Election officials are expected to be in full personal protective equipment.
Kuwait has a lively political life with a parliament elected for four-year terms that enjoys wide legislative powers.
Political disputes are often fought out in the open.
Parties are neither banned nor recognized, but many groups — including Islamists — operate freely as de facto parties.
But with more than 143,917 coronavirus cases to date, including 886 deaths, the election campaign has been toned down this year.

A worker cleans desks at a polling station ahead of parliamentary elections in Abdullah Salem, Kuwait, on December 3, 2020. (REUTERS/Stephanie McGehee)

The polls, which open at 8:00 a.m. (0500 GMT), will be the first since the new emir, Sheikh Nawaf Al-Ahmad Al-Sabah, took office in September following the death of his half-brother, 91-year-old Sheikh Sabah Al-Ahmad Al-Sabah.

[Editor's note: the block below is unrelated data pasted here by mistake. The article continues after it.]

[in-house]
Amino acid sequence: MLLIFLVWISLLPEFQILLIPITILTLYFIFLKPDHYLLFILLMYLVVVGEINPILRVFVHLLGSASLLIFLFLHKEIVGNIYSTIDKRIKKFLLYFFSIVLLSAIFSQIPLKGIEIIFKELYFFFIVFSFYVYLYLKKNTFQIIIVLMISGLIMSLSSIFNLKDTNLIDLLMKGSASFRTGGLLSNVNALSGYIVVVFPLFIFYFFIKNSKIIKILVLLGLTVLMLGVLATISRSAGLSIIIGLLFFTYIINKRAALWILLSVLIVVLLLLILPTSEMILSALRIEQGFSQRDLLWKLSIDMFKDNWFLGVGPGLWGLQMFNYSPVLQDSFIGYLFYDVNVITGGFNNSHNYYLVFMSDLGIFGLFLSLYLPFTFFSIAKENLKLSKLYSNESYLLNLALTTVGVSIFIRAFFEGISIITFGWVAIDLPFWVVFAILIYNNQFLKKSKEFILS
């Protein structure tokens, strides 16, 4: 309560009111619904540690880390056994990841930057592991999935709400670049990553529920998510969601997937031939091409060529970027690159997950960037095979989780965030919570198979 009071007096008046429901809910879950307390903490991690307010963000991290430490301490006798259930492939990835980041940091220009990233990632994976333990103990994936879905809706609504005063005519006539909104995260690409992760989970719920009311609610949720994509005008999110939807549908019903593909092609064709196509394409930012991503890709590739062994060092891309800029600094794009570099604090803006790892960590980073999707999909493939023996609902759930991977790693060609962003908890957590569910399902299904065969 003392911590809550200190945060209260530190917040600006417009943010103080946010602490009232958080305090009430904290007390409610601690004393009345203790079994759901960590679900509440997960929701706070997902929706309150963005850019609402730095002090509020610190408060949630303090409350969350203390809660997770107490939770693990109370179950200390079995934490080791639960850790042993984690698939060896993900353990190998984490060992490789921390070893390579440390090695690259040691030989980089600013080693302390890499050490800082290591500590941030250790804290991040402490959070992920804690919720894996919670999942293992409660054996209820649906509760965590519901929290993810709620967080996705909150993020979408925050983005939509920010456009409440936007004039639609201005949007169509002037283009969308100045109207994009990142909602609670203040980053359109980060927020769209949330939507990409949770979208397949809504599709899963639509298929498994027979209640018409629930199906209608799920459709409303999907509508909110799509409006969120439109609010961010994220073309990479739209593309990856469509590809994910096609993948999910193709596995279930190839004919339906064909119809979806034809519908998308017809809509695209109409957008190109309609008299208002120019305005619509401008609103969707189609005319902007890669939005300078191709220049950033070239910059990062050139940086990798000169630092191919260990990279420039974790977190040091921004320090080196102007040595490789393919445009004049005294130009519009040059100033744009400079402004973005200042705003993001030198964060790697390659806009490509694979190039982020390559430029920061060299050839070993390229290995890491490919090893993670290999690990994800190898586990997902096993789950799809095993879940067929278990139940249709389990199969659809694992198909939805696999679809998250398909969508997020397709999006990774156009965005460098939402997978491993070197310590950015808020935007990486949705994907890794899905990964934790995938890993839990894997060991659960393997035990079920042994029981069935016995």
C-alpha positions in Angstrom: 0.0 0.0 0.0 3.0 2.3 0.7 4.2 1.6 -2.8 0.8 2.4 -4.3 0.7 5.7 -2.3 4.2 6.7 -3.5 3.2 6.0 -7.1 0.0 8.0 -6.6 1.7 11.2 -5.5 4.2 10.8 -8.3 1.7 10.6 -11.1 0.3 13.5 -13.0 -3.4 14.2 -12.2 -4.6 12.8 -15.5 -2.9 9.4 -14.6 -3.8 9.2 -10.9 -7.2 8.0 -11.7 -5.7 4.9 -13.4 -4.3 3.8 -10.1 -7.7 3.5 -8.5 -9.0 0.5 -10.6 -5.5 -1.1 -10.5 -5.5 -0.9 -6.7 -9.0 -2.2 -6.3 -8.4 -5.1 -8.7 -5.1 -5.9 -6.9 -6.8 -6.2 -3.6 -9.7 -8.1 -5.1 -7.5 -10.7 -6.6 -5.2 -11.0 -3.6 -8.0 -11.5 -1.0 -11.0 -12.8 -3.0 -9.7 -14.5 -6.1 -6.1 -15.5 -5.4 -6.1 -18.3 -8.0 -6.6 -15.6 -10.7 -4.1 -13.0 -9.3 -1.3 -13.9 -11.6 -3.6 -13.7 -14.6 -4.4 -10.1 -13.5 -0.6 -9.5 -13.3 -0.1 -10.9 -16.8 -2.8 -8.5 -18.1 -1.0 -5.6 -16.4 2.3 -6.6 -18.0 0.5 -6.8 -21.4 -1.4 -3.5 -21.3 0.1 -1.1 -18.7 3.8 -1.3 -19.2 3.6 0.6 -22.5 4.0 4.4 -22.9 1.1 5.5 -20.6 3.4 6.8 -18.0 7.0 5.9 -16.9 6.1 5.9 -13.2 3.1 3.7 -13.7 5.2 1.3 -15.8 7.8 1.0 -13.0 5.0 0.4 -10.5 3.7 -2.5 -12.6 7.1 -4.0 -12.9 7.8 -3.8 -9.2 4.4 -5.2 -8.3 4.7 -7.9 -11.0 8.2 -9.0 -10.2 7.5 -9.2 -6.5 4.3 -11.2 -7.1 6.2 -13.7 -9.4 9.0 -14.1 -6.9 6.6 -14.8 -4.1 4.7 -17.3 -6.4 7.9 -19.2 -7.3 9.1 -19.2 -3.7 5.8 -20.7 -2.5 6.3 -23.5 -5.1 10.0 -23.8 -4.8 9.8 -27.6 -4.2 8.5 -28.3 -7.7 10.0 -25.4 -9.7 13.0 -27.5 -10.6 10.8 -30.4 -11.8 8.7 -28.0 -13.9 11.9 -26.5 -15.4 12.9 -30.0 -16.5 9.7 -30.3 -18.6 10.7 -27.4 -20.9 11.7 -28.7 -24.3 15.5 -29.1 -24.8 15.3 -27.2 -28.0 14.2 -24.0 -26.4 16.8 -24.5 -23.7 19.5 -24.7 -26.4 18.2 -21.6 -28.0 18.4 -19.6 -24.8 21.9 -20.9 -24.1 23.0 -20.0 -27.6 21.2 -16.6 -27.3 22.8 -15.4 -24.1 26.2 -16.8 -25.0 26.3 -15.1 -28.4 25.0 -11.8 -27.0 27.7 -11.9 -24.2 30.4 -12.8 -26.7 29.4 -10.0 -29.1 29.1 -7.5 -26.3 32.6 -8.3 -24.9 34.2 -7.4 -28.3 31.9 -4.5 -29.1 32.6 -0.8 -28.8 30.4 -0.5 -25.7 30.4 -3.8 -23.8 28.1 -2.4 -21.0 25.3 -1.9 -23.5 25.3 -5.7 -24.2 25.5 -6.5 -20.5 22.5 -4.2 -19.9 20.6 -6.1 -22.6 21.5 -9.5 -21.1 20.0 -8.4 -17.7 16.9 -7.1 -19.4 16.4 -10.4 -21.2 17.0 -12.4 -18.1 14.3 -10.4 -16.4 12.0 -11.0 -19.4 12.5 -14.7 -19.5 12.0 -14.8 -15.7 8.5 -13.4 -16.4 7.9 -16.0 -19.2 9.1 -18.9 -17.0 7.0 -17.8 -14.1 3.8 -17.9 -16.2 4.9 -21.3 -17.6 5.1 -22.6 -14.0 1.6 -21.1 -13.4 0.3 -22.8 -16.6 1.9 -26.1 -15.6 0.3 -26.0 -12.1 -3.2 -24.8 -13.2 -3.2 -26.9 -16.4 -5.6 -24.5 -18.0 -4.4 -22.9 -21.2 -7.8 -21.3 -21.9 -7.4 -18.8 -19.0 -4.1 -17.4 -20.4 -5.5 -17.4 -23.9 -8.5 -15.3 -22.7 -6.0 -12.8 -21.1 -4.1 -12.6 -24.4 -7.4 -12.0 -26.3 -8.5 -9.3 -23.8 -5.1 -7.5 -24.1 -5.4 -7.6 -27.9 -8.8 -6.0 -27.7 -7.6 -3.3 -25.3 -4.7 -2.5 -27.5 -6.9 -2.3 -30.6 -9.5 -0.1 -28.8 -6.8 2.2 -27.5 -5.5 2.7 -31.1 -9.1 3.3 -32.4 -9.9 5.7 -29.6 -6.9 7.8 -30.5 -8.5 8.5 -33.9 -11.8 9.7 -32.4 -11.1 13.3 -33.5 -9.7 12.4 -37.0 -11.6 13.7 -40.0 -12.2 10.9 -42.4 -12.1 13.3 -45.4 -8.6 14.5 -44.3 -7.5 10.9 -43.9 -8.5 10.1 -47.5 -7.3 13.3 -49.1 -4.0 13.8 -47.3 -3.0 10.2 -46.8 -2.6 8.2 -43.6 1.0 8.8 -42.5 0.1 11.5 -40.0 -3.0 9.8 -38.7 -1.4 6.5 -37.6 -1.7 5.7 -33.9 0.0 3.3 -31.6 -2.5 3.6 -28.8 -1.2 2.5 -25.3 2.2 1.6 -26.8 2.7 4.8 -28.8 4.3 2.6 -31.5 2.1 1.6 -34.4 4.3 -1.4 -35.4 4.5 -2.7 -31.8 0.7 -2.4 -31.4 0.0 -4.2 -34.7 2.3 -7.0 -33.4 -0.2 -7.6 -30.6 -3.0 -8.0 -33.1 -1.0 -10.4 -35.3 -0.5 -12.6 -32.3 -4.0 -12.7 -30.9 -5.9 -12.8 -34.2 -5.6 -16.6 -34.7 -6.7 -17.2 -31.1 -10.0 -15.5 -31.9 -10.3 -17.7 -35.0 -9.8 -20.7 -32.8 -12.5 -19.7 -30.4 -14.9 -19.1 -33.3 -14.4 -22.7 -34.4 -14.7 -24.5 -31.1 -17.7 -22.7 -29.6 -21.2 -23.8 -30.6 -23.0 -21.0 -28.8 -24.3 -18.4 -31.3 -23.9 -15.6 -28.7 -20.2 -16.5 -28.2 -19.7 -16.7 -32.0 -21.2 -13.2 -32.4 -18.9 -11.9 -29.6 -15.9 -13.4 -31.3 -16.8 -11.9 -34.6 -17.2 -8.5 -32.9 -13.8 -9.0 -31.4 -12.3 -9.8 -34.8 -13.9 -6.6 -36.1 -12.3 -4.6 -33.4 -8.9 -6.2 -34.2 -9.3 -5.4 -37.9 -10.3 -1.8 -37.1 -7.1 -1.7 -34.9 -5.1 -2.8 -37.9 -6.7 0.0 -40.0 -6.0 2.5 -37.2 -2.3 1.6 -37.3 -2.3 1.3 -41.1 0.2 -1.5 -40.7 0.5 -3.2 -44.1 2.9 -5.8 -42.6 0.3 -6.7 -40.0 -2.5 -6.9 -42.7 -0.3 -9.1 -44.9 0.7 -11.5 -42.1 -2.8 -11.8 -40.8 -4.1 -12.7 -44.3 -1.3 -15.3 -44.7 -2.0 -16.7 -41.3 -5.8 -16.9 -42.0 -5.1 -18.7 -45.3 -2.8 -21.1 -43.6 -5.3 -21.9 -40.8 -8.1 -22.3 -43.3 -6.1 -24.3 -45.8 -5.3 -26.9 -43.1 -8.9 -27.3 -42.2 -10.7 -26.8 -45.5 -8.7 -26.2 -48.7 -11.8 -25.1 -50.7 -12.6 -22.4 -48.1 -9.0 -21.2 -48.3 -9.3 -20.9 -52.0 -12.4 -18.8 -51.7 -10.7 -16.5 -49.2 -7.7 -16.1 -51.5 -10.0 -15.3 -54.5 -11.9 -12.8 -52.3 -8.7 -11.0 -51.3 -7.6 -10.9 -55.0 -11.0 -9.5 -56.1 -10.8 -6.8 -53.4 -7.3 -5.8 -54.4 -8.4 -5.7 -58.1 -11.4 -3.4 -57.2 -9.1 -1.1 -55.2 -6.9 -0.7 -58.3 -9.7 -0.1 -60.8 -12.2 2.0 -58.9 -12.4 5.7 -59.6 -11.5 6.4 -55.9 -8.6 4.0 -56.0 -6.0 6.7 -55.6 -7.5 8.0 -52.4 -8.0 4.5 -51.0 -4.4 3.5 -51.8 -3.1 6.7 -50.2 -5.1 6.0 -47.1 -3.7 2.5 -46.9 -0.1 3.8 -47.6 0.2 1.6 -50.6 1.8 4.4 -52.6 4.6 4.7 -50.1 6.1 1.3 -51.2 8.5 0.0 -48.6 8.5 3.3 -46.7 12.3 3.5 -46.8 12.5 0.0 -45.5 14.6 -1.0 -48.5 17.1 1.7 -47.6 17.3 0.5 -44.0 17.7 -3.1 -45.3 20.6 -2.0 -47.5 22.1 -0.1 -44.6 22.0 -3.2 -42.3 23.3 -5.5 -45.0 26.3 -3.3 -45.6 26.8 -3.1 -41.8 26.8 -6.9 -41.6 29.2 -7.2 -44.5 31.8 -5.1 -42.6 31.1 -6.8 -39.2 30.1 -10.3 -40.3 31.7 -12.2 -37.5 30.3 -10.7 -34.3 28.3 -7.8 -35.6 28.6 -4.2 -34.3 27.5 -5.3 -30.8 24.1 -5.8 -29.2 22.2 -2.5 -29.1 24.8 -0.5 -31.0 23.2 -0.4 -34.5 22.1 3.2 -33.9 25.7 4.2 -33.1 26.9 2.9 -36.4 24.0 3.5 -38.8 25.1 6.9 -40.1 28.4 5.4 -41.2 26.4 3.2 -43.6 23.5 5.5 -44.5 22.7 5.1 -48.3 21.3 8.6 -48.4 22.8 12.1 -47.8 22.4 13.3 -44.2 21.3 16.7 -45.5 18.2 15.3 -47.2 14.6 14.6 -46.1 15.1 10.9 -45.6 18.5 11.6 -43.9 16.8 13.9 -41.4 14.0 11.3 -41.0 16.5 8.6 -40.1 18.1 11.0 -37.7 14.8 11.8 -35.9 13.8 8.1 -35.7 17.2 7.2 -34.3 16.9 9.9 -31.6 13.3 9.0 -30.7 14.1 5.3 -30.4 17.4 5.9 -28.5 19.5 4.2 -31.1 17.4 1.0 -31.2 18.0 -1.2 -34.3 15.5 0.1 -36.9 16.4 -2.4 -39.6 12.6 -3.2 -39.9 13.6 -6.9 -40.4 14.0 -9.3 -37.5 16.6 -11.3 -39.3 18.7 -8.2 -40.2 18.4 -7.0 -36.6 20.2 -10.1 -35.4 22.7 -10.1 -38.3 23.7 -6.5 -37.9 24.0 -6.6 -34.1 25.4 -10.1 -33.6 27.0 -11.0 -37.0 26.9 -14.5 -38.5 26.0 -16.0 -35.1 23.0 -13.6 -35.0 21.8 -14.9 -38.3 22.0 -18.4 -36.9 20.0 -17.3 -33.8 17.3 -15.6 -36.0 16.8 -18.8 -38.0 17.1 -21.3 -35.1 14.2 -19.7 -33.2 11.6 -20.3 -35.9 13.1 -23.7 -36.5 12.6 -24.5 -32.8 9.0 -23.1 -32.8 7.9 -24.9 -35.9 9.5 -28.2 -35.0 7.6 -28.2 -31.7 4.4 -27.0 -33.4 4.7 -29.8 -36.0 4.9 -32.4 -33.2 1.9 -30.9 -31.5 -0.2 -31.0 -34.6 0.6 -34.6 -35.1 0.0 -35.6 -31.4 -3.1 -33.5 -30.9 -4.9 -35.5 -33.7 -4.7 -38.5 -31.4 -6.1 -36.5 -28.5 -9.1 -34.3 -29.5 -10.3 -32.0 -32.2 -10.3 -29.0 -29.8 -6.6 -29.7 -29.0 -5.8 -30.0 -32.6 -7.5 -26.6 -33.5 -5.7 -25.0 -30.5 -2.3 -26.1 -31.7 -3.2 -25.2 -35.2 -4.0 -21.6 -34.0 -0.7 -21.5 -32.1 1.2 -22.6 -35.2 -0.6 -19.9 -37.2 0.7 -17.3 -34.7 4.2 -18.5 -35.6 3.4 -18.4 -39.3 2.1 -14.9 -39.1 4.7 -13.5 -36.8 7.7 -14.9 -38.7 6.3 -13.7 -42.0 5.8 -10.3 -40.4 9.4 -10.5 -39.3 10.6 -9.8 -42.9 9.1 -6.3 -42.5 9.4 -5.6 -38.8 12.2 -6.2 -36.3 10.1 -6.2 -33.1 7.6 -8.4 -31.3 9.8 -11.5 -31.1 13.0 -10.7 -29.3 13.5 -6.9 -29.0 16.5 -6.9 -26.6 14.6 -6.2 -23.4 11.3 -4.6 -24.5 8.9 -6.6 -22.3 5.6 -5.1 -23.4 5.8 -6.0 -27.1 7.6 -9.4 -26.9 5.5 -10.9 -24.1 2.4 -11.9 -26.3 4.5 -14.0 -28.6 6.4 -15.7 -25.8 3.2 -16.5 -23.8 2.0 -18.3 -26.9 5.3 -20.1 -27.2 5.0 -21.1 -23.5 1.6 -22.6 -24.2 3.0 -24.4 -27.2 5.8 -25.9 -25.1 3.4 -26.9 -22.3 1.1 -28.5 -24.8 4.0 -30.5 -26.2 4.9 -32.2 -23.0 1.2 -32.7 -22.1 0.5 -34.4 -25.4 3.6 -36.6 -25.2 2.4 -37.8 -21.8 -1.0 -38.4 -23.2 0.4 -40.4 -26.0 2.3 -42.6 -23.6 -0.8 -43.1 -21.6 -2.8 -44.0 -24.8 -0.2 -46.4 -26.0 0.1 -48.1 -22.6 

But with the opposition weakened in recent years, no major political shifts are expected.
A few electoral banners dotted through the streets have been the only reminder of the nation’s political calendar.
Instead, this year’s campaign has mainly been fought on social networks and in the media.
More than 567,000 Kuwaiti voters will be eligible to choose among the 326 candidates contesting the vote, including 29 women.
Ahmad Deyain, secretary general of the opposition group Kuwaiti Progressive Movement, said he expected a lower voter turnout than previous years after the dulled-down campaign.
The usual themes are a constant though, from promises to fight corruption and plans to address youth employment, to freedom of expression, housing, education and the thorny issue of the “bidoon,” Kuwait’s stateless minority.
From 2009 to 2013, and especially after the Arab Spring revolts of 2011, the country went through a period of political turmoil, with parliament and cabinets dissolved several times after disputes between lawmakers and the ruling family-led government.
“Kuwait is still undergoing a political crisis since 2011, and that page has not yet turned,” Deyain told AFP.
“There are still disputes over the electoral system and mismanagement of state funds.
Deyain said he expected some parliamentarians in the new National Assembly to be “more dynamic” in trying to resolve some issues.
Kuwait was the first Gulf Arab state to adopt a parliamentary system in 1962, and women in 2005 won the right to vote and to stand for election.